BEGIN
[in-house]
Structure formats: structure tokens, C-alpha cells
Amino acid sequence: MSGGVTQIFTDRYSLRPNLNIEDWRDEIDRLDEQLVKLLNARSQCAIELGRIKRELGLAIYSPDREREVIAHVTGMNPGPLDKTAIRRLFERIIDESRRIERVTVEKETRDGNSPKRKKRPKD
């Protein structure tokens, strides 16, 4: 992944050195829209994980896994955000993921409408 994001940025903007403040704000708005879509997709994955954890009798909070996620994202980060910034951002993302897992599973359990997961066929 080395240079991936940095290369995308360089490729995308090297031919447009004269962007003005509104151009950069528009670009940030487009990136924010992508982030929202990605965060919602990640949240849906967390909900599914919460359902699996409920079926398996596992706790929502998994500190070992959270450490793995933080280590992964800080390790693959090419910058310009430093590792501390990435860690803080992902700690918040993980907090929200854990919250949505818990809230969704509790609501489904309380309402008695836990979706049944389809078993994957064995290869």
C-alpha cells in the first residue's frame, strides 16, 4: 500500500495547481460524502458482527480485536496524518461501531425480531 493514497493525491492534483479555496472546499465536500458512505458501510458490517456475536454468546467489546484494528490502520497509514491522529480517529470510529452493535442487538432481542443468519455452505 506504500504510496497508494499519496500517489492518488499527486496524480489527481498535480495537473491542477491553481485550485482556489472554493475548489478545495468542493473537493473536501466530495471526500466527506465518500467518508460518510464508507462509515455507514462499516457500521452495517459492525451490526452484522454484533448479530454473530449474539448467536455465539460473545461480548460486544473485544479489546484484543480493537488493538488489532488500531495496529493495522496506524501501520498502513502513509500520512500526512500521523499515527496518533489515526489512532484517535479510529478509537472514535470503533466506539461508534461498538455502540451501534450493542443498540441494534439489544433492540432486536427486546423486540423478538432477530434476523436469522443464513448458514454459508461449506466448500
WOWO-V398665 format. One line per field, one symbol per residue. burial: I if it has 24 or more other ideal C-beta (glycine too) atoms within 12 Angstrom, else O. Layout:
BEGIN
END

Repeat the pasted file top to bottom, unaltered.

[in-house]
Structure formats: structure tokens, C-alpha cells
Amino acid sequence: MSGGVTQIFTDRYSLRPNLNIEDWRDEIDRLDEQLVKLLNARSQCAIELGRIKRELGLAIYSPDREREVIAHVTGMNPGPLDKTAIRRLFERIIDESRRIERVTVEKETRDGNSPKRKKRPKD
């Protein structure tokens, strides 16, 4: 992944050195829209994980896994955000993921409408 994001940025903007403040704000708005879509997709994955954890009798909070996620994202980060910034951002993302897992599973359990997961066929 080395240079991936940095290369995308360089490729995308090297031919447009004269962007003005509104151009950069528009670009940030487009990136924010992508982030929202990605965060919602990640949240849906967390909900599914919460359902699996409920079926398996596992706790929502998994500190070992959270450490793995933080280590992964800080390790693959090419910058310009430093590792501390990435860690803080992902700690918040993980907090929200854990919250949505818990809230969704509790609501489904309380309402008695836990979706049944389809078993994957064995290869």
C-alpha cells in the first residue's frame, strides 16, 4: 500500500495547481460524502458482527480485536496524518461501531425480531 493514497493525491492534483479555496472546499465536500458512505458501510458490517456475536454468546467489546484494528490502520497509514491522529480517529470510529452493535442487538432481542443468519455452505 506504500504510496497508494499519496500517489492518488499527486496524480489527481498535480495537473491542477491553481485550485482556489472554493475548489478545495468542493473537493473536501466530495471526500466527506465518500467518508460518510464508507462509515455507514462499516457500521452495517459492525451490526452484522454484533448479530454473530449474539448467536455465539460473545461480548460486544473485544479489546484484543480493537488493538488489532488500531495496529493495522496506524501501520498502513502513509500520512500526512500521523499515527496518533489515526489512532484517535479510529478509537472514535470503533466506539461508534461498538455502540451501534450493542443498540441494534439489544433492540432486536427486546423486540423478538432477530434476523436469522443464513448458514454459508461449506466448500
WOWO-V398665 format. One line per field, one symbol per residue. burial: I if it has 24 or more other ideal C-beta (glycine too) atoms within 12 Angstrom, else O. Layout:
BEGIN